“He can't play lady, what are you doing up here? The guy has two left hands” – record store owner in Harlem gives his verdict on Thelonious Monk.
It’s a sunny afternoon and I’m sitting in a classroom in one of those classes that isn’t really a class. The teacher has asked us to bring in a piece of music that we really like or that means something to us.
We’ve had the usual fare, Stairway To Heaven, Thunder Road, some punk, a Stones track. It’s Phil’s turn. The teacher puts the cassette in the tape deck and presses play. The sound that comes out is completely unlike anything that has gone before it. I’ve never heard anything like it. I know that it’s music but this is music where all the angles are “wrong”, off-kilter.
Sometimes, the tune seems to lurch rather than flow. The notes are strange and they’re landing in different places from where you expect them to be. It’s like the player is hitting black notes where your ear expects there to be white ones and he’s hitting them too early or too late.
That was the first time I heard Thelonious Monk.
Thelonious. What kind of name is that?
Down the road from the classroom is the house where Barney and Jon Hill live. Often, during the lunch break, we go there and listen to records in the living room. We cover a wide range of music: acoustic blues, electric blues, rock and jazz. When it comes to jazz, we’re all big Charlie Parker fans. There is not much Monk being played.
For my birthday, Barney puts together a compilation tape of jazz recordings for me. Two of the tracks are by Thelonious Monk, taken from the album Thelonious Monk plays Duke Ellington. A year or so later, at Bristol university, I take the album out from the record club and make a copy of it. It’s a good late night album when I’m sitting up reading a book to three in the morning, usually one that has nothing to do with my English course.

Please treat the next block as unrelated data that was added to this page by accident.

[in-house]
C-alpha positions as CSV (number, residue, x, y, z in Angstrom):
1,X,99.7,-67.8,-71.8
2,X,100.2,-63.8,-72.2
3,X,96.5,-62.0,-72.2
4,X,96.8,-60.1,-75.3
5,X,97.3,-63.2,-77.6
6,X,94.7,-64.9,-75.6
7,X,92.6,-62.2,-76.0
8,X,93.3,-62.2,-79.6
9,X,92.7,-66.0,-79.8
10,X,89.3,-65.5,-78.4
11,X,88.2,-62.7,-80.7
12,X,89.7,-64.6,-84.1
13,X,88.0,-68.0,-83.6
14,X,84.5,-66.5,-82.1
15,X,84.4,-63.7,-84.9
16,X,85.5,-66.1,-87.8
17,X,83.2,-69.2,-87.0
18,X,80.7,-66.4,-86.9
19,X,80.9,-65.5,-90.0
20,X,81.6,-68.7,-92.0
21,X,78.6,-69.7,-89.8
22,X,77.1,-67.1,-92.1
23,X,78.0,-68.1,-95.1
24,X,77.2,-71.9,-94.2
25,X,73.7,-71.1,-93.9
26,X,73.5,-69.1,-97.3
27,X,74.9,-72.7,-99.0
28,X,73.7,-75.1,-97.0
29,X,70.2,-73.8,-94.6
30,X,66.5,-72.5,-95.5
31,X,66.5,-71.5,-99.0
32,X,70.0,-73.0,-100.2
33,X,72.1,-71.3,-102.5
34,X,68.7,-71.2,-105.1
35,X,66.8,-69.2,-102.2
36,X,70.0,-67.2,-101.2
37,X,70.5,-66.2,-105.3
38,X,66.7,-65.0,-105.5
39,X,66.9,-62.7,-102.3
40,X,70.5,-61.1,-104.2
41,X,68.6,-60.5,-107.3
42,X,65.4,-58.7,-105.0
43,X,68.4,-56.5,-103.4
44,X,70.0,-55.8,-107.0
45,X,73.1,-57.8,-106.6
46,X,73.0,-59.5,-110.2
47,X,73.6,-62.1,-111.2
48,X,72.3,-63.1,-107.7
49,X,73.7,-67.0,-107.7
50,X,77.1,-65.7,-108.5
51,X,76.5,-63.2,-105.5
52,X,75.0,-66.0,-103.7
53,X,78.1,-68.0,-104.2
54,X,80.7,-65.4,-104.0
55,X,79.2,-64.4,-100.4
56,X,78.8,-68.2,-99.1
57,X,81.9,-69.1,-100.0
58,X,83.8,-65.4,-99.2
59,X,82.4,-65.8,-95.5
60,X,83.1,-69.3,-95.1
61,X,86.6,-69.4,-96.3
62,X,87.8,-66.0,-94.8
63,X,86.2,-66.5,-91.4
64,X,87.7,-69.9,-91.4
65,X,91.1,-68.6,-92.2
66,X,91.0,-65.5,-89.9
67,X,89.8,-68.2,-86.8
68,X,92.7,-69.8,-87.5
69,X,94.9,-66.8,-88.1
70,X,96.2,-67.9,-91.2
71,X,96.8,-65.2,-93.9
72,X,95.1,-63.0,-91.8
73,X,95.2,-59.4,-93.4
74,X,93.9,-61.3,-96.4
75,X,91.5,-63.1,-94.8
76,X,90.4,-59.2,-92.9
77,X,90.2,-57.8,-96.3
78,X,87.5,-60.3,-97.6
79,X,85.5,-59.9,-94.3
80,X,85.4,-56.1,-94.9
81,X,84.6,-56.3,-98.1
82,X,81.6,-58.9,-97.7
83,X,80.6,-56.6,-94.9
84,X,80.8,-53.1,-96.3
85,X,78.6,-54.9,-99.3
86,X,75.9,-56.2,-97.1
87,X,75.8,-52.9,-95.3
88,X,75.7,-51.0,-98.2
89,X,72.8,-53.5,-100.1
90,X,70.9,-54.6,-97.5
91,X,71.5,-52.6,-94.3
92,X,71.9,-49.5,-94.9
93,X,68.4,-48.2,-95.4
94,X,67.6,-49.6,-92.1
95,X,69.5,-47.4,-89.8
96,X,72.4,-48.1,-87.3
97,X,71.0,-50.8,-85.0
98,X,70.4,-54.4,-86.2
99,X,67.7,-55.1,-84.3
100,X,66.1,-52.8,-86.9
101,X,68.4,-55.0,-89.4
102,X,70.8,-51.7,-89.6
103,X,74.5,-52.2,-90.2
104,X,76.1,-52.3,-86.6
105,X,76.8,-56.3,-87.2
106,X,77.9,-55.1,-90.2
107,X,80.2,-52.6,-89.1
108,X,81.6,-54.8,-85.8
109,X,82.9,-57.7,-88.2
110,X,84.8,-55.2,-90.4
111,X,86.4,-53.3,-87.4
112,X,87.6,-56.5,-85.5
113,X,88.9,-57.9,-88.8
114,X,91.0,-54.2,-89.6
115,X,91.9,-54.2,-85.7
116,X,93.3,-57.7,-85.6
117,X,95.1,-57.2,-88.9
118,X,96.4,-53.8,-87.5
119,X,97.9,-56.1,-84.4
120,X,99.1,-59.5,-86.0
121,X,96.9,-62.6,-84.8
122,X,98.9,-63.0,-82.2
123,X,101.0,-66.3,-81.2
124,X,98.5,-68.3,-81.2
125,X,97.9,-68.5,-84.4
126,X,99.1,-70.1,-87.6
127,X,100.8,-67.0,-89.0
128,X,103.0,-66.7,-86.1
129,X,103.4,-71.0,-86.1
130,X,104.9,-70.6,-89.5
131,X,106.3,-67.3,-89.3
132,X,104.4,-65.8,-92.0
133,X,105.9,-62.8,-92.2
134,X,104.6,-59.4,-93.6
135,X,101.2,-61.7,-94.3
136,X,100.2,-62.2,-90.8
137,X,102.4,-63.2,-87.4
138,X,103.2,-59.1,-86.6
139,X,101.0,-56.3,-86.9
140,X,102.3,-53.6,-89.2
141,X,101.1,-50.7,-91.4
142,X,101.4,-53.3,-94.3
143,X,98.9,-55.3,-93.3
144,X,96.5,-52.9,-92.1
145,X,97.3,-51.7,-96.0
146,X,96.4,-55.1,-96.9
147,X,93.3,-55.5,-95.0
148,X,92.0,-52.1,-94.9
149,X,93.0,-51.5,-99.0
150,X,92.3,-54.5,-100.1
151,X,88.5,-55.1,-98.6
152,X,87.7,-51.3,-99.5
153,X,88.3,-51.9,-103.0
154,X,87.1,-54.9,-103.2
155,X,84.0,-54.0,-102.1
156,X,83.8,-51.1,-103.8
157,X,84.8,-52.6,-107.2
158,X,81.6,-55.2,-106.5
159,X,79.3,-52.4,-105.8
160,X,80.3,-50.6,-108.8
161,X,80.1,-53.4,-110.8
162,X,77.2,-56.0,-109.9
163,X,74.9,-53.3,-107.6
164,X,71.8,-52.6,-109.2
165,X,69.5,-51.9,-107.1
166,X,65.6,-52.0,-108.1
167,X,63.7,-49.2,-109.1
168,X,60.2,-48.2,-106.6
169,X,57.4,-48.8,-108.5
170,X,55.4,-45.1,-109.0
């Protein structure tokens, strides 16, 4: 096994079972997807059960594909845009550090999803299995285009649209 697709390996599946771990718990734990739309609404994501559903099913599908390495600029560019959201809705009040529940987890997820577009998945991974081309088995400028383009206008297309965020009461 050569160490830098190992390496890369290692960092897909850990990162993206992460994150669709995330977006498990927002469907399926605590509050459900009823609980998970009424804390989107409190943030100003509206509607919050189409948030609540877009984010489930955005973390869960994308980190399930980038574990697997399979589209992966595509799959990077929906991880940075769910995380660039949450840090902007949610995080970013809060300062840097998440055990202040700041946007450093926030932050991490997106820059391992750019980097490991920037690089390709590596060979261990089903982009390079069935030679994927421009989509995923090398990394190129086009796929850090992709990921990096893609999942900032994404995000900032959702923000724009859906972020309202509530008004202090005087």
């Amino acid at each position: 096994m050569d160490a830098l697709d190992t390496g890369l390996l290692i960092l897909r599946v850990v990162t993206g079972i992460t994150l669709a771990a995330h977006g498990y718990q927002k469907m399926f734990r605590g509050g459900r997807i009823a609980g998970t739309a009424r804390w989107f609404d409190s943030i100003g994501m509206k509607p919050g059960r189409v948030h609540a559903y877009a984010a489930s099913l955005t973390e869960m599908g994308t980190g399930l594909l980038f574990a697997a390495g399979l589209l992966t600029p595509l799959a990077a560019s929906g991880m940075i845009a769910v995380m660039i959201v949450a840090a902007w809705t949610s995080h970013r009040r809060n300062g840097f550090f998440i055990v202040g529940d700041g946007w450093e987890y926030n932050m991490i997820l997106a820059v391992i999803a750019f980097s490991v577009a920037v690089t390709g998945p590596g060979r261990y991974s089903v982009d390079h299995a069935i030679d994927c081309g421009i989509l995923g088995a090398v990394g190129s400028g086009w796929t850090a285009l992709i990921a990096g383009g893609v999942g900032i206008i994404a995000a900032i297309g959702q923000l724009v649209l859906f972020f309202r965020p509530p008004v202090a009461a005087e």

I buy a cheap compilation cassette. It has a few of his most famous tunes: Blue Monk, Round Midnight, Straight No Chaser, Ruby My Dear, Well You Needn’t. And the entrance fee to this strange but wonderful musical world inhabited by a truly unique musician and composer, a real one of a kind? £2.99.
The first thing that needs to be said about Monk is that he writes great tunes. If he didn’t, most of his music would have been forgotten. He would probably have been remembered as an idiosyncratic bit part player in the history of jazz, a wrong turn or cul de sac in the jazz journey. His most memorable contribution would likely have been that he refused to testify against pianist Bud Powell after drugs were found in his car. Monk lost his cabaret licence which meant he couldn’t perform live for several years but Powell avoided prison.
As selfless acts go, that’s way up there and definitely noteworthy. But there’s a reason why he’s the second most covered jazz composer of all time behind Duke Ellington. It’s because he writes great tunes. He might have only written 70 or so in his lifetime but they’re tunes that musicians want to play and that people want to listen to. That’s not what I thought when I first heard the recording of him back in the classroom but all it takes is a little time to familiarise yourself with his universe.